I also need to express my thanks to Deb. Williams.  She was part of the project from the very first. Deborah was a member of the program committee and suggested the special needs community as a potential partner from the beginning. She suggested ARC as the specific partner group and put me in touch with the right people there. Deb encouraged me to keep trying when it looked like plans were likely to fall apart because people were afraid to try something new. She embraced the Treewhispers concept and championed the idea of ARC artists participating in an internationally acclaimed exhibit. As Deb was employed at Ability throughout our project year, she had to ride out all of the bumps that were encountered as the TSDG and ARC learned to trust each other. There were many times it would have been so much easier to give up, but Deb didn’t give up. She would call and discuss the situation and try to find some way to make things work for “her guys”. It was a steep learning curve for all of us, but Deb was the one caught in the middle and I think she deserves a good bit of the credit for the final success. 


Deb Williams

Deb Williams – She is wearing a shirt from ARC!

I hope some of this is useful to you. Thanks for giving me the chance to look back on my small part in this project. I am so proud at how it all turned out. I know lives were changed for the better because of it. I hope the branches keep spreading and spreading.



Cheryl  purchased the netting, gathered the embroidery hoops, and constructed approximately 12 hoops of various sizes; she purchased blenders at the local charity stores and collected paper from guild members and various other sources.  The project as negotiated with the HSNC included a commitment from guild members to volunteer for two full days  at the youth programs in August which for one week would be related to trees and to the Treewhisper project.

To work with ARC clients and with children, guild members were required to complete police checks, paid for by the ARC.  In January, for the first session at HSNC, Cheryl gave an introduction to the paper making process to the ARC artists, their support staff, and to the various HSNC staff present that day.  February saw the first actual “production” of paper. Tweela took over the meetings and the process continued monthly until the end of June.   The staff at HSNC also had a day devoted to making paper circles.   From the guild, regular monthly attendees were Lynn Stevens and Pat Greenlee.  Marie Gomez also contributed occasionally as her many other volunteer activities allowed.  Four ARC artists participated regularly with 8 showing up in March.  That day, with Lynn Stevens’ assistance, special circles were made with flower petals, confetti, metallic thread and other special embellishments. These special circles were made at the request of the ARC artists who wanted to have circles they could display at ARC or at their personal residence.  Each of the artists had an opportunity to add water and colored shredded paper of their choice to the blender, to blend it, and to add it to the large pans.  They used the hoops and completed the rest of the paper making process independently. The artists were always accompanied by two to three staff from ARC  who were also encouraged to make paper circles and were eager and enthusiastic participants.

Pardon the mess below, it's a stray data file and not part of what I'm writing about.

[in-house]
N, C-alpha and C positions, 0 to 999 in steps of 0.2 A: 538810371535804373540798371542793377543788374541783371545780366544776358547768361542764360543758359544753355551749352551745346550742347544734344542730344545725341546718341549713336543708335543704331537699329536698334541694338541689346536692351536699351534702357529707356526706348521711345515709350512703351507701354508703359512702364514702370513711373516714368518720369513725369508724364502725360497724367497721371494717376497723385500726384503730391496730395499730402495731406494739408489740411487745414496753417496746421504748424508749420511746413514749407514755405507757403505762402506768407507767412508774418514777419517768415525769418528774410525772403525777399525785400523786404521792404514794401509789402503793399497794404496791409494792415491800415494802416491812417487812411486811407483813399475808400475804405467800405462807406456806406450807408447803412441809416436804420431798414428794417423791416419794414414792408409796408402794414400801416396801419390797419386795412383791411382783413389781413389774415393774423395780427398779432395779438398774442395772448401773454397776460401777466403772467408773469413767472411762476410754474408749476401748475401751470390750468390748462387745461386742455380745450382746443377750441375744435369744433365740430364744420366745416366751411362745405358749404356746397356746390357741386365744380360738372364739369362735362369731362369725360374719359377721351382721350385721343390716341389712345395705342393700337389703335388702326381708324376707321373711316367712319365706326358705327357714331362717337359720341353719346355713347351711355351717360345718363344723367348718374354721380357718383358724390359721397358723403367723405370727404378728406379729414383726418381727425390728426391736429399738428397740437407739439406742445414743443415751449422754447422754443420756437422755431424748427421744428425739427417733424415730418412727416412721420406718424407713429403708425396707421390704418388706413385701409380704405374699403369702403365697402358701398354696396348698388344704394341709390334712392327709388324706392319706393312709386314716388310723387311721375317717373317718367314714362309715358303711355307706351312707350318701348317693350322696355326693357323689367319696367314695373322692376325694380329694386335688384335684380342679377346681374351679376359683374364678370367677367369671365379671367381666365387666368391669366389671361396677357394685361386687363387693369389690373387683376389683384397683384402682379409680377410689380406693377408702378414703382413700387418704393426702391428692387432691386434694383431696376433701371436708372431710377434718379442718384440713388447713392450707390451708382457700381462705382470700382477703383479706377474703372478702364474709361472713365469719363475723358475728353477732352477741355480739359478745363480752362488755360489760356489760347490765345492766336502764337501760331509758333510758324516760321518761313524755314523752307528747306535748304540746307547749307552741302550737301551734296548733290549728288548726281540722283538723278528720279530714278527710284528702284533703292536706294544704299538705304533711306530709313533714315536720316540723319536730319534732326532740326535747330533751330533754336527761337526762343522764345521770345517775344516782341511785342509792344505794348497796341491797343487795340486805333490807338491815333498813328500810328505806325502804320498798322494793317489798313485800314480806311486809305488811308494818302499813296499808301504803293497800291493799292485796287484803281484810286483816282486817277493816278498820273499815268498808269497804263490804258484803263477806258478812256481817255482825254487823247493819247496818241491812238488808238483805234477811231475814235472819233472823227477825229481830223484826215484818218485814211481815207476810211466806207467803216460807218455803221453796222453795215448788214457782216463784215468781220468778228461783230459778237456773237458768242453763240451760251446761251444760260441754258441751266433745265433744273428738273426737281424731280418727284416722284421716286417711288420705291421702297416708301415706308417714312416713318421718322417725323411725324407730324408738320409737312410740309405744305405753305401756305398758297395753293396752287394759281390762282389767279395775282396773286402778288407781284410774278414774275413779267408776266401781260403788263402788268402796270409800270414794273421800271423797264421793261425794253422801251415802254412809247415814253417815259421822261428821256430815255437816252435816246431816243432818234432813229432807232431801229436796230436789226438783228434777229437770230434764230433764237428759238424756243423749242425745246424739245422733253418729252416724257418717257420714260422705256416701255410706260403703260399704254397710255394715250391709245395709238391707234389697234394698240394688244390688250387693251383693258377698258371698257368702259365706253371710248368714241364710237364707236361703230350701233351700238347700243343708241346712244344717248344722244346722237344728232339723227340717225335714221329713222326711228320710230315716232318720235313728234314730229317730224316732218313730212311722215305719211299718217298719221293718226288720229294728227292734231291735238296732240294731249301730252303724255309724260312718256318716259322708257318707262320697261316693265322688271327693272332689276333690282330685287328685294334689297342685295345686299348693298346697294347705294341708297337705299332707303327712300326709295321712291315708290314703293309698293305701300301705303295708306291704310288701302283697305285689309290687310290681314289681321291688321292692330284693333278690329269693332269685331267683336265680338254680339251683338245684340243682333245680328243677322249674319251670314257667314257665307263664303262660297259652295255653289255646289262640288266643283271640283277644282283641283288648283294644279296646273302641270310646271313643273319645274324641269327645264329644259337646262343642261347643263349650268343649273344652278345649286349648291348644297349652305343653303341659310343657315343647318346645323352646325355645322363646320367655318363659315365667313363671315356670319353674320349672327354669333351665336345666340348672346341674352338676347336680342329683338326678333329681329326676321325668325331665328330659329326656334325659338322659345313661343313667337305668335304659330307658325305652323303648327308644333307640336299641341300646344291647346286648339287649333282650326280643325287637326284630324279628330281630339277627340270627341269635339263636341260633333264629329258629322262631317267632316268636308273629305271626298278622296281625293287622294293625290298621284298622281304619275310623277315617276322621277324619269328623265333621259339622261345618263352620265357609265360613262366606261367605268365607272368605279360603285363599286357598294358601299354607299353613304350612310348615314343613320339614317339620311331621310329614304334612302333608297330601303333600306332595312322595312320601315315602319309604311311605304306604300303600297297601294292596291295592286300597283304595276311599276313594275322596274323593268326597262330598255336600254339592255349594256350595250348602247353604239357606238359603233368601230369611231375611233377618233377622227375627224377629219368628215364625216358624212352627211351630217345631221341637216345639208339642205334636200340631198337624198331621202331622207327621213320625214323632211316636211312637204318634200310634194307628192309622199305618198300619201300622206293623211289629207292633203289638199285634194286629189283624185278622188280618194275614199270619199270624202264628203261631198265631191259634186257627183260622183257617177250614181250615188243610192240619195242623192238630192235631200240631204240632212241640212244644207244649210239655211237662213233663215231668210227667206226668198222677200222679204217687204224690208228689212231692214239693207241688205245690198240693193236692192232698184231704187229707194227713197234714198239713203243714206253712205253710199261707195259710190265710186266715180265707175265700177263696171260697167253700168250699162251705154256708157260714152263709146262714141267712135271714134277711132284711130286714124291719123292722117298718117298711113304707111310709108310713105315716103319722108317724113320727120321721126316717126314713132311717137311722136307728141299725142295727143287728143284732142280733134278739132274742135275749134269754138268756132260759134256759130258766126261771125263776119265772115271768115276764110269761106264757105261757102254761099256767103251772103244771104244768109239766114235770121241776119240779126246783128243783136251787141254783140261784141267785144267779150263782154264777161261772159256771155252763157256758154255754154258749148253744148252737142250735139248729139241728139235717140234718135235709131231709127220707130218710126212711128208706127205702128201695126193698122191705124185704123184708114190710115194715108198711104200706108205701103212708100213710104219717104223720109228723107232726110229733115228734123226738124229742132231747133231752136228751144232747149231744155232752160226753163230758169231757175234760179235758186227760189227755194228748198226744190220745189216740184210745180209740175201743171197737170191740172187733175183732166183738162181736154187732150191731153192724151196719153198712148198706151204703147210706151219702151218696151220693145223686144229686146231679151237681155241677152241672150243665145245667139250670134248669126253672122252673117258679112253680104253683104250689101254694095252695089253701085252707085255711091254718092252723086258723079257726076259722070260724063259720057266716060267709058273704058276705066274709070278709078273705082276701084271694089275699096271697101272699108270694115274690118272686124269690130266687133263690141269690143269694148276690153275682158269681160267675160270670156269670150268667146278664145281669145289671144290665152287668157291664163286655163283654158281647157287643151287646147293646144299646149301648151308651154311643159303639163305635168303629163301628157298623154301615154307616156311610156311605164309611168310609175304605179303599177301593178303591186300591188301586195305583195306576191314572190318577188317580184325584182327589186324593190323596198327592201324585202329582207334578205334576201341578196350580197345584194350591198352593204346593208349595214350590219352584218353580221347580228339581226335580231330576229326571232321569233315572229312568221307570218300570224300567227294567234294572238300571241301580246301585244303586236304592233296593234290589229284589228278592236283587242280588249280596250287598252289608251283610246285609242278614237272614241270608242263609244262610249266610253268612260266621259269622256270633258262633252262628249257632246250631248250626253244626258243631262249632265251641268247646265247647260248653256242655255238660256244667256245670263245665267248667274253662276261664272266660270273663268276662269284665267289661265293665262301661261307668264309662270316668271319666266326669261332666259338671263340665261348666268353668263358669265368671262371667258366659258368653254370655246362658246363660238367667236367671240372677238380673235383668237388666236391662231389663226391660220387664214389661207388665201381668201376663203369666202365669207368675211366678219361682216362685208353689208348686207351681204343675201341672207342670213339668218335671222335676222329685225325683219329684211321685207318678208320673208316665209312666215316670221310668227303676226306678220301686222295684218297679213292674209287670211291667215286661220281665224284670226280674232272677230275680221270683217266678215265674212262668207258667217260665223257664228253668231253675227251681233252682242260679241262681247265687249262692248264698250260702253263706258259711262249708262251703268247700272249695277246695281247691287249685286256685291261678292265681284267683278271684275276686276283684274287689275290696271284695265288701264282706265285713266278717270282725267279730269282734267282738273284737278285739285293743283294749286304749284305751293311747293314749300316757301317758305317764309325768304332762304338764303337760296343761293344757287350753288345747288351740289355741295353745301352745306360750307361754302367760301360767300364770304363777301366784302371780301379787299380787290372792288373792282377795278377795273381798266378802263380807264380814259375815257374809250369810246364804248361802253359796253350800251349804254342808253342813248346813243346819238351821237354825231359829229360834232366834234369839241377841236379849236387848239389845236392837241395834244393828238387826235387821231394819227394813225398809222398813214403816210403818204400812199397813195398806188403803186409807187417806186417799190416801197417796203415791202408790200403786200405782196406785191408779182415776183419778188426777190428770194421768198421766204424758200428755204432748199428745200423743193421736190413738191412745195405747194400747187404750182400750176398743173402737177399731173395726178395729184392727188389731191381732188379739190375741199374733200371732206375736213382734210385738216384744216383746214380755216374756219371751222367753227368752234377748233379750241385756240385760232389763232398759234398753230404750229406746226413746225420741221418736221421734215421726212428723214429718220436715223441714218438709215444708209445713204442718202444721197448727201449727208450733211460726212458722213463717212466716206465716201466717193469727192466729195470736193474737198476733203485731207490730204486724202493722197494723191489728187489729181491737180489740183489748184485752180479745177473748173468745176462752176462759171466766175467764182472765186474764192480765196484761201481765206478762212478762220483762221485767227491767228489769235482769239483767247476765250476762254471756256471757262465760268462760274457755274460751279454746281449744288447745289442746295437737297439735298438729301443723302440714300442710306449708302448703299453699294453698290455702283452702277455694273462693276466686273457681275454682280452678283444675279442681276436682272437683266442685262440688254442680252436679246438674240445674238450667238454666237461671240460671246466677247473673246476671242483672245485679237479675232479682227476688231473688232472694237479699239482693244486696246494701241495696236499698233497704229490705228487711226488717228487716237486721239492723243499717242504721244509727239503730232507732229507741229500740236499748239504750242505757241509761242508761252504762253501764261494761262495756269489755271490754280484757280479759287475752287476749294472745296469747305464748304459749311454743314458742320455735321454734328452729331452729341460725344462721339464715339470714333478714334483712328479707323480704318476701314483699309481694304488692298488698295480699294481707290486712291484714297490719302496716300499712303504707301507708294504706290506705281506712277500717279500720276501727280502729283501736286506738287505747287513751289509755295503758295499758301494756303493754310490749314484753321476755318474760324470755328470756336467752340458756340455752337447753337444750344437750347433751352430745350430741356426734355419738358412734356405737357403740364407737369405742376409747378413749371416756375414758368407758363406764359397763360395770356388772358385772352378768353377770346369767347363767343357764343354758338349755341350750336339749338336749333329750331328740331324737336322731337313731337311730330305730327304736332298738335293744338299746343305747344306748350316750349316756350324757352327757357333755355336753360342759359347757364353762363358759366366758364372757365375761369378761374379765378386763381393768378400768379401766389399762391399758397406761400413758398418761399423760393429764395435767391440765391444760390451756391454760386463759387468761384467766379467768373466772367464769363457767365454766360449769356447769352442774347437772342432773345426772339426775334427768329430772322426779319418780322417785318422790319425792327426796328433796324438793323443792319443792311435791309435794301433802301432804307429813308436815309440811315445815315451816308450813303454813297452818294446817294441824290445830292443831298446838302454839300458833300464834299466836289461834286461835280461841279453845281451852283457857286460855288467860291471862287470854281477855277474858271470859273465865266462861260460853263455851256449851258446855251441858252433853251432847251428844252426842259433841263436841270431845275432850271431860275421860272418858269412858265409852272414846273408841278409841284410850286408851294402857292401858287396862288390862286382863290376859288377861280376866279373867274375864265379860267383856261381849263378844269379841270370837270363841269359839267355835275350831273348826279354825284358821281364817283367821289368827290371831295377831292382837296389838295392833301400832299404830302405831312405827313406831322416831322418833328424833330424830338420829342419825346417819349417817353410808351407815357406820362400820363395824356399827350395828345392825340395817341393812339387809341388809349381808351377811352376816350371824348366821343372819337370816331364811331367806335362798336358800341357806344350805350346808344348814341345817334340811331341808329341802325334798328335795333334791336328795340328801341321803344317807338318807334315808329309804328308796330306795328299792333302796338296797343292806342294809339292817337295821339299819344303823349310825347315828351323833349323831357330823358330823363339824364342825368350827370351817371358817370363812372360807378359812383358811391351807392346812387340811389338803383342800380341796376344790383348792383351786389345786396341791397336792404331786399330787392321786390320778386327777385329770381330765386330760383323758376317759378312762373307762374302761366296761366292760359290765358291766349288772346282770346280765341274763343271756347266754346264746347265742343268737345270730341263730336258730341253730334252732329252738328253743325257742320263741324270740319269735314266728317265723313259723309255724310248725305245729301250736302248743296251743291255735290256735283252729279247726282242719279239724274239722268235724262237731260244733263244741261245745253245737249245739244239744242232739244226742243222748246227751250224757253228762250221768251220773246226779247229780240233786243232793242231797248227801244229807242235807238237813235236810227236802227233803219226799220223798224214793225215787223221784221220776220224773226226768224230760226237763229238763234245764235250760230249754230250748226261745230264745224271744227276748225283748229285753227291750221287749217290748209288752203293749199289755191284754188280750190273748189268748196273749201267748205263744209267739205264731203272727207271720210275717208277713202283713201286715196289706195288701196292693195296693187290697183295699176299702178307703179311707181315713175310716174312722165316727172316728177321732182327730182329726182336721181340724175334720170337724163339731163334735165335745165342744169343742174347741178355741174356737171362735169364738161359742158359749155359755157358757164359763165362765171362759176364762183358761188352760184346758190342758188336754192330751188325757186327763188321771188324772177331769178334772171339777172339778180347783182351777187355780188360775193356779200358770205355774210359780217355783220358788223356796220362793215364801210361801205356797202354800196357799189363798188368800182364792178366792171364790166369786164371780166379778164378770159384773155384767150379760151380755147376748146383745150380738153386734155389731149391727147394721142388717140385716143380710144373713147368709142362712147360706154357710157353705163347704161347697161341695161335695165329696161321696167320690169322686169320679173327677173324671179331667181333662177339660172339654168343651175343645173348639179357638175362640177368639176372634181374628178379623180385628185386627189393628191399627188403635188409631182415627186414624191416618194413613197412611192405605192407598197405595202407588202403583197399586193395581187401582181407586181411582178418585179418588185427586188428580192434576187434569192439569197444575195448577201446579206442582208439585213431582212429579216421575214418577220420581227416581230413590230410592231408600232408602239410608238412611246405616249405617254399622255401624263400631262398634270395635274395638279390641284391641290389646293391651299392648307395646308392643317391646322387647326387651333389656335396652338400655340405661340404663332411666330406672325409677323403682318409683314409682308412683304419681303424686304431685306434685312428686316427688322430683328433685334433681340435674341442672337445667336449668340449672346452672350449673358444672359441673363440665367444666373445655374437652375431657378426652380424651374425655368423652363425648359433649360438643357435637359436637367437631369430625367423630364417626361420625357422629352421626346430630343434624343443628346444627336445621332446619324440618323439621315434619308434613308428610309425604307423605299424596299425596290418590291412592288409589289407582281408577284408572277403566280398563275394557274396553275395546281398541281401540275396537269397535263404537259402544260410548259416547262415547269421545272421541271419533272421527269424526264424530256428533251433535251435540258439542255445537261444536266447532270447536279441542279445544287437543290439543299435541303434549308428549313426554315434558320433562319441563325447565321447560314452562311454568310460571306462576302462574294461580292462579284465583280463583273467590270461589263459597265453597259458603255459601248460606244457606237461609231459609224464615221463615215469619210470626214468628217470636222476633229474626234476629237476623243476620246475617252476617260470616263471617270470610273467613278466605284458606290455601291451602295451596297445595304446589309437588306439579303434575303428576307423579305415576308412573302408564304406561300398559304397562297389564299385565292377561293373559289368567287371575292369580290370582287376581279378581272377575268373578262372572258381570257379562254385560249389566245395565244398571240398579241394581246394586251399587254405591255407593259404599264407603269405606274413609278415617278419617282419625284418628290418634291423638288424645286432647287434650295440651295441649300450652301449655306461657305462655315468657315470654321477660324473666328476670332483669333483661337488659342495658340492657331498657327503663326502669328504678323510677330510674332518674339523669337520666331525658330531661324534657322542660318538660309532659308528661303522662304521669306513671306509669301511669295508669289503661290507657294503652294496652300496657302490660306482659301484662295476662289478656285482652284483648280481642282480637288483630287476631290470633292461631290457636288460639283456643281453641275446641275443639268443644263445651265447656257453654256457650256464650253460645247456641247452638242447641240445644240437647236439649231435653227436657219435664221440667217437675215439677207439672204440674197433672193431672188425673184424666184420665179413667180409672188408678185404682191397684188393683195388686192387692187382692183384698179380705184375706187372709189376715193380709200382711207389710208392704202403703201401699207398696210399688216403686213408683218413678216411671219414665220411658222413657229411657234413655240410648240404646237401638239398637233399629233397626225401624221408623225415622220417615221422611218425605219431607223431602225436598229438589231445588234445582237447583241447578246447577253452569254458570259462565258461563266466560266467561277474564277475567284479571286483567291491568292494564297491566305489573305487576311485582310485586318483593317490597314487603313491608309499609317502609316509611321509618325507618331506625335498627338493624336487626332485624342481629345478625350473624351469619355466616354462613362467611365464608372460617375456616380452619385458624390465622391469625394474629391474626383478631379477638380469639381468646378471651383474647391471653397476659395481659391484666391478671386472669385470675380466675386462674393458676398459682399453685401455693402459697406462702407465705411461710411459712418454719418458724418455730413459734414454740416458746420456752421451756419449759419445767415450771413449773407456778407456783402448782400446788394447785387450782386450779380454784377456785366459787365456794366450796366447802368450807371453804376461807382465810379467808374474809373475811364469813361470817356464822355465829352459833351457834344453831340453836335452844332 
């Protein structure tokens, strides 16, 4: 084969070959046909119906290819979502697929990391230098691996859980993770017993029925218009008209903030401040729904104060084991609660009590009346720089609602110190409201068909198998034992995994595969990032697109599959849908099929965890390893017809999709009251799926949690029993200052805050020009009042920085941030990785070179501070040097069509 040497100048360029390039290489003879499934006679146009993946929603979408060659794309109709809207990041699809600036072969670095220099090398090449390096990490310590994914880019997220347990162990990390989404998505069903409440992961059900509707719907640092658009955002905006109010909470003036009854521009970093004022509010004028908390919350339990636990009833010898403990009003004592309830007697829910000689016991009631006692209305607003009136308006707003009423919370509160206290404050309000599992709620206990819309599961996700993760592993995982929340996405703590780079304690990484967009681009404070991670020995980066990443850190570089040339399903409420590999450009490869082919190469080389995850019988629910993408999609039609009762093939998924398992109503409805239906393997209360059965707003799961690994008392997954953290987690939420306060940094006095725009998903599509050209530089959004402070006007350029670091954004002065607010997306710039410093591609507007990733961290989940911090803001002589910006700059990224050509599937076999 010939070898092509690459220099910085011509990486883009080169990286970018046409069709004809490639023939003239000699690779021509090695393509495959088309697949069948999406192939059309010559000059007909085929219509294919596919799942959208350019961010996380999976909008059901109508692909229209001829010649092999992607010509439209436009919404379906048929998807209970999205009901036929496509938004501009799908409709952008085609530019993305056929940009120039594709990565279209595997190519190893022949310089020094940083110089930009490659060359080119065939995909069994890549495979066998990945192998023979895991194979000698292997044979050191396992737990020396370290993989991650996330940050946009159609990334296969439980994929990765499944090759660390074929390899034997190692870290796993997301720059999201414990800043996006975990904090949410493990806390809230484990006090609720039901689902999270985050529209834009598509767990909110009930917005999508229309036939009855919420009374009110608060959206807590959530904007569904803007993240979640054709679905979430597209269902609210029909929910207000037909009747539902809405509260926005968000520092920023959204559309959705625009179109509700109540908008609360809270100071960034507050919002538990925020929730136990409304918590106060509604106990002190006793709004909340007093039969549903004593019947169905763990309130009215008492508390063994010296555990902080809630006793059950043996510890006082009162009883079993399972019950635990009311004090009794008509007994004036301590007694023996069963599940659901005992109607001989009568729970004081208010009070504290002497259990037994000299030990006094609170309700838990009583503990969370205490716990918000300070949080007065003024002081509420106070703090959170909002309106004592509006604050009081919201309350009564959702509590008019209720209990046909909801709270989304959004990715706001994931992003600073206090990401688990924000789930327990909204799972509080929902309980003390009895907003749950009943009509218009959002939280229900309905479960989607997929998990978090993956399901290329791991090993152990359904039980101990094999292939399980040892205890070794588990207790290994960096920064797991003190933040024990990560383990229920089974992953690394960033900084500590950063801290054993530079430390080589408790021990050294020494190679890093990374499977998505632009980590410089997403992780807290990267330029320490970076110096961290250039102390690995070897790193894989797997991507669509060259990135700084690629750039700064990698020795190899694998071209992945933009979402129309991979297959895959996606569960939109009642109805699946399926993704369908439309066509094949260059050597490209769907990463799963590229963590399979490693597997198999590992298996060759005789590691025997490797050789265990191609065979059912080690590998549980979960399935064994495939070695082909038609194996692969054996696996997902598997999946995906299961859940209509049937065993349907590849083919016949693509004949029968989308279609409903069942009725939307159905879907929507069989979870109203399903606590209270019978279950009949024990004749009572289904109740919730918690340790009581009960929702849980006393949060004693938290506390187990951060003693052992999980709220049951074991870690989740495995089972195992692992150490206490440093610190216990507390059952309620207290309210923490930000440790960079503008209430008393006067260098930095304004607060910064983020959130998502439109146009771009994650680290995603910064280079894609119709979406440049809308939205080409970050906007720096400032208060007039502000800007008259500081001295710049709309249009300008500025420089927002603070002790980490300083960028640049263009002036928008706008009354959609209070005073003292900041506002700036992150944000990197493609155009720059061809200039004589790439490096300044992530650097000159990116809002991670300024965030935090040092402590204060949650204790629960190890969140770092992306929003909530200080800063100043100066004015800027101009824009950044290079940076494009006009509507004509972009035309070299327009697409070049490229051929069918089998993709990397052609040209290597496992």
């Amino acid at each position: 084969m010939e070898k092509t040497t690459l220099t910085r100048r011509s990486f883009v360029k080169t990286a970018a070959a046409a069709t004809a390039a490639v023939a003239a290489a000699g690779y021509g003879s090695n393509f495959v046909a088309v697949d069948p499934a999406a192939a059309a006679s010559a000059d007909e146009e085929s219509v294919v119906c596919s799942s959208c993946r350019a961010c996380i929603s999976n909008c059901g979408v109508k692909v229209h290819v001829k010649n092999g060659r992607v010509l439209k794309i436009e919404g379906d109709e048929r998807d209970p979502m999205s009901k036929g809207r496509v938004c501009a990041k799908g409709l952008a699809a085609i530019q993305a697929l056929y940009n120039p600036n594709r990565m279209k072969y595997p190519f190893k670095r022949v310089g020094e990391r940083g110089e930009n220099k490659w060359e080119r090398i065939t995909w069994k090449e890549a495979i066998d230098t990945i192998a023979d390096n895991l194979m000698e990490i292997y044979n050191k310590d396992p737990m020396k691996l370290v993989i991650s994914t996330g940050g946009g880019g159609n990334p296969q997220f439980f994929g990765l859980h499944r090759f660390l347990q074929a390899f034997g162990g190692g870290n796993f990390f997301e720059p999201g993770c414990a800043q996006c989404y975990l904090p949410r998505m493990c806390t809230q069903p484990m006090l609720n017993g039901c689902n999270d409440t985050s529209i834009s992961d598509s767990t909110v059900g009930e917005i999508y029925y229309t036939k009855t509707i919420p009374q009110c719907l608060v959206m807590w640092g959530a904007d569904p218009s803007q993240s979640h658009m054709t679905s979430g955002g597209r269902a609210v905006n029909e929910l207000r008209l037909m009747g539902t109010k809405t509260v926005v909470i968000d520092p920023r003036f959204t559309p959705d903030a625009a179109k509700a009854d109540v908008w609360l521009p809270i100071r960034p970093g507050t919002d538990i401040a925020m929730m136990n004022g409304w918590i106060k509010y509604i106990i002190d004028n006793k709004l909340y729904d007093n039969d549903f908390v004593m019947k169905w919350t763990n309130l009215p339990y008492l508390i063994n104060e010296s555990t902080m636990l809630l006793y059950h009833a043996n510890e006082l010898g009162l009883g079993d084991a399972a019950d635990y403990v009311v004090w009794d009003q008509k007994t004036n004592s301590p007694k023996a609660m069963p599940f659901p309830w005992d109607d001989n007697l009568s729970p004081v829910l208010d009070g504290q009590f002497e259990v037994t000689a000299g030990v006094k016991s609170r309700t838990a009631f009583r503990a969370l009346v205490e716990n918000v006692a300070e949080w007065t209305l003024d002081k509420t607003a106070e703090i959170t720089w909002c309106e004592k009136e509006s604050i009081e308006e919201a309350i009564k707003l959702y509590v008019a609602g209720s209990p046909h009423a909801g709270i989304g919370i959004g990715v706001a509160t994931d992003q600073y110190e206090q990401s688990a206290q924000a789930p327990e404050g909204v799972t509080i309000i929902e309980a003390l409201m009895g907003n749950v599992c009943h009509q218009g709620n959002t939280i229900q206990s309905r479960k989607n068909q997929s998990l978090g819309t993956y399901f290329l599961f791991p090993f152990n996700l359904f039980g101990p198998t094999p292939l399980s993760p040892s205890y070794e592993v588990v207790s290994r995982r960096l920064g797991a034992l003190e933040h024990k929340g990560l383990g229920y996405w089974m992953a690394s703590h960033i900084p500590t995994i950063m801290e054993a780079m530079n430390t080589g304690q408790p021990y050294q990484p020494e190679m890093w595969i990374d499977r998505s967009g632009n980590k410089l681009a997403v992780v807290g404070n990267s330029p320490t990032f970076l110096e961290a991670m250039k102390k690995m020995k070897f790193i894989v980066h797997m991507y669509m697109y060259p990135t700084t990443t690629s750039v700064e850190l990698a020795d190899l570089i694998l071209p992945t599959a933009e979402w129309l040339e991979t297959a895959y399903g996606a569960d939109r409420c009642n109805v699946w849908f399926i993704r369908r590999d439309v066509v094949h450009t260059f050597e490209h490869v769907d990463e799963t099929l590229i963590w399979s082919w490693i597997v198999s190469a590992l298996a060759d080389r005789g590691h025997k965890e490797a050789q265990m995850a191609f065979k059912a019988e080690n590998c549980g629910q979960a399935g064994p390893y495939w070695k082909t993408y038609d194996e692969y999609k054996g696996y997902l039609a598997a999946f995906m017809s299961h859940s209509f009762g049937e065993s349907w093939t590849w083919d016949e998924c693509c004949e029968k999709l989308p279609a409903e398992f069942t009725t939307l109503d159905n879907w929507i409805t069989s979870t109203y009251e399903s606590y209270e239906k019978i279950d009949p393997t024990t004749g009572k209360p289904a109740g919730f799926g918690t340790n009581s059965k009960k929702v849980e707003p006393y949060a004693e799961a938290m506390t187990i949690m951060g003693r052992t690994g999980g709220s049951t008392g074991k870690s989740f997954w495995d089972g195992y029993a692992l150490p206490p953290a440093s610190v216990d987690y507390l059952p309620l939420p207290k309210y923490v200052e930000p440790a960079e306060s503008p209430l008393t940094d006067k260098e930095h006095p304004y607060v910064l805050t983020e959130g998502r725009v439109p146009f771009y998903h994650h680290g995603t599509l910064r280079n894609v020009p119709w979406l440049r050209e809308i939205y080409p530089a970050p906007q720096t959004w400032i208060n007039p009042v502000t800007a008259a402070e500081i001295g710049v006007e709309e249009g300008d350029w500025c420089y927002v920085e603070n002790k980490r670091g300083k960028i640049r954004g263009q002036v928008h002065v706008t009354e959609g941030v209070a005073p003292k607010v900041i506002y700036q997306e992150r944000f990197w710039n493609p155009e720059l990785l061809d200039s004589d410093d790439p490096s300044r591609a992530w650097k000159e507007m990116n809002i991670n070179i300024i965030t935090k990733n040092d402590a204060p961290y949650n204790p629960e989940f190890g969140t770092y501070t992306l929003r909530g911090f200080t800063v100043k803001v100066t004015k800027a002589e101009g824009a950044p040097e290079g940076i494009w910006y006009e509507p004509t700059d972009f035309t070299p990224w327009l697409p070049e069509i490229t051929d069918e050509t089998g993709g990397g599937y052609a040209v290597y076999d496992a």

In July, the TSDG had an evening program devoted to the process of making paper circles.  While Tweela introduced the basic process, guild members immediately began to experiment and “push the envelope”.  There were more than a dozen participants and, while not all of the experiments were usefully successful, the group had a lot of fun and over 80 discs were made that evening alone. 

At the HSNC in August,  programs were planned by Jessica for various ages of youth.  Jessica is a qualified teacher and created wonderful detailed education plans for each age group.  On the first day, there were two one hour programs called Big Bird Little Bird for pre-schoolers accompanied and assisted by parents; there was a 90  minute program for 6 – 10 yr. olds called Trailblazers.  The following day, these two programs were repeated and a third 90 minute program for 11 – 15 yr. olds, called Extreme by Nature, was added. All the participants were guided and inspired by HSNC staff to create poetry, stories and art on the paper circles.  The teenagers were also involved in making paper circles and were able to take them home.  ARC artists also embellished several of the circles at HSNC in a separate program on this second day.